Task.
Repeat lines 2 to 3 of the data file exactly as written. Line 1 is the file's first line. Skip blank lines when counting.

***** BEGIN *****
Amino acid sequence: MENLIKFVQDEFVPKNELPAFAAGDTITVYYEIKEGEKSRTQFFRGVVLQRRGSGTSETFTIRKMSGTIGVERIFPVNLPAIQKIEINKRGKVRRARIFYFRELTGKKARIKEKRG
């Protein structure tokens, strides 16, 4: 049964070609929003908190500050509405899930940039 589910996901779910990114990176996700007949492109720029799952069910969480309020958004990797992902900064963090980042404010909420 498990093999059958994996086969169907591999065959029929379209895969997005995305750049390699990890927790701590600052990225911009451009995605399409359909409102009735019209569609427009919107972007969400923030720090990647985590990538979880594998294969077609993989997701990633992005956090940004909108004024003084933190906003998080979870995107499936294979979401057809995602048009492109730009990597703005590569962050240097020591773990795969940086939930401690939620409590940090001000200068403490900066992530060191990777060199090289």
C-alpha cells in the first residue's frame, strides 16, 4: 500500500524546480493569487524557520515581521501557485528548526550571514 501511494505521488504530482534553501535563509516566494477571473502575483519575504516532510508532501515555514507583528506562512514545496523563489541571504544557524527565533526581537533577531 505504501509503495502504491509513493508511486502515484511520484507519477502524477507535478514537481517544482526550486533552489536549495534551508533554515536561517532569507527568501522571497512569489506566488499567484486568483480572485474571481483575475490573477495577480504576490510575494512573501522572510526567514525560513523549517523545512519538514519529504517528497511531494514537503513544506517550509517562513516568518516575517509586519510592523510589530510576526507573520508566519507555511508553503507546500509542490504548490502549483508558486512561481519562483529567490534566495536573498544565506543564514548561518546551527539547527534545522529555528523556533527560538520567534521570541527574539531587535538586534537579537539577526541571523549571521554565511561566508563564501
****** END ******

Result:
């Protein structure tokens, strides 16, 4: 049964070609929003908190500050509405899930940039 589910996901779910990114990176996700007949492109720029799952069910969480309020958004990797992902900064963090980042404010909420 498990093999059958994996086969169907591999065959029929379209895969997005995305750049390699990890927790701590600052990225911009451009995605399409359909409102009735019209569609427009919107972007969400923030720090990647985590990538979880594998294969077609993989997701990633992005956090940004909108004024003084933190906003998080979870995107499936294979979401057809995602048009492109730009990597703005590569962050240097020591773990795969940086939930401690939620409590940090001000200068403490900066992530060191990777060199090289």
C-alpha cells in the first residue's frame, strides 16, 4: 500500500524546480493569487524557520515581521501557485528548526550571514 501511494505521488504530482534553501535563509516566494477571473502575483519575504516532510508532501515555514507583528506562512514545496523563489541571504544557524527565533526581537533577531 505504501509503495502504491509513493508511486502515484511520484507519477502524477507535478514537481517544482526550486533552489536549495534551508533554515536561517532569507527568501522571497512569489506566488499567484486568483480572485474571481483575475490573477495577480504576490510575494512573501522572510526567514525560513523549517523545512519538514519529504517528497511531494514537503513544506517550509517562513516568518516575517509586519510592523510589530510576526507573520508566519507555511508553503507546500509542490504548490502549483508558486512561481519562483529567490534566495536573498544565506543564514548561518546551527539547527534545522529555528523556533527560538520567534521570541527574539531587535538586534537579537539577526541571523549571521554565511561566508563564501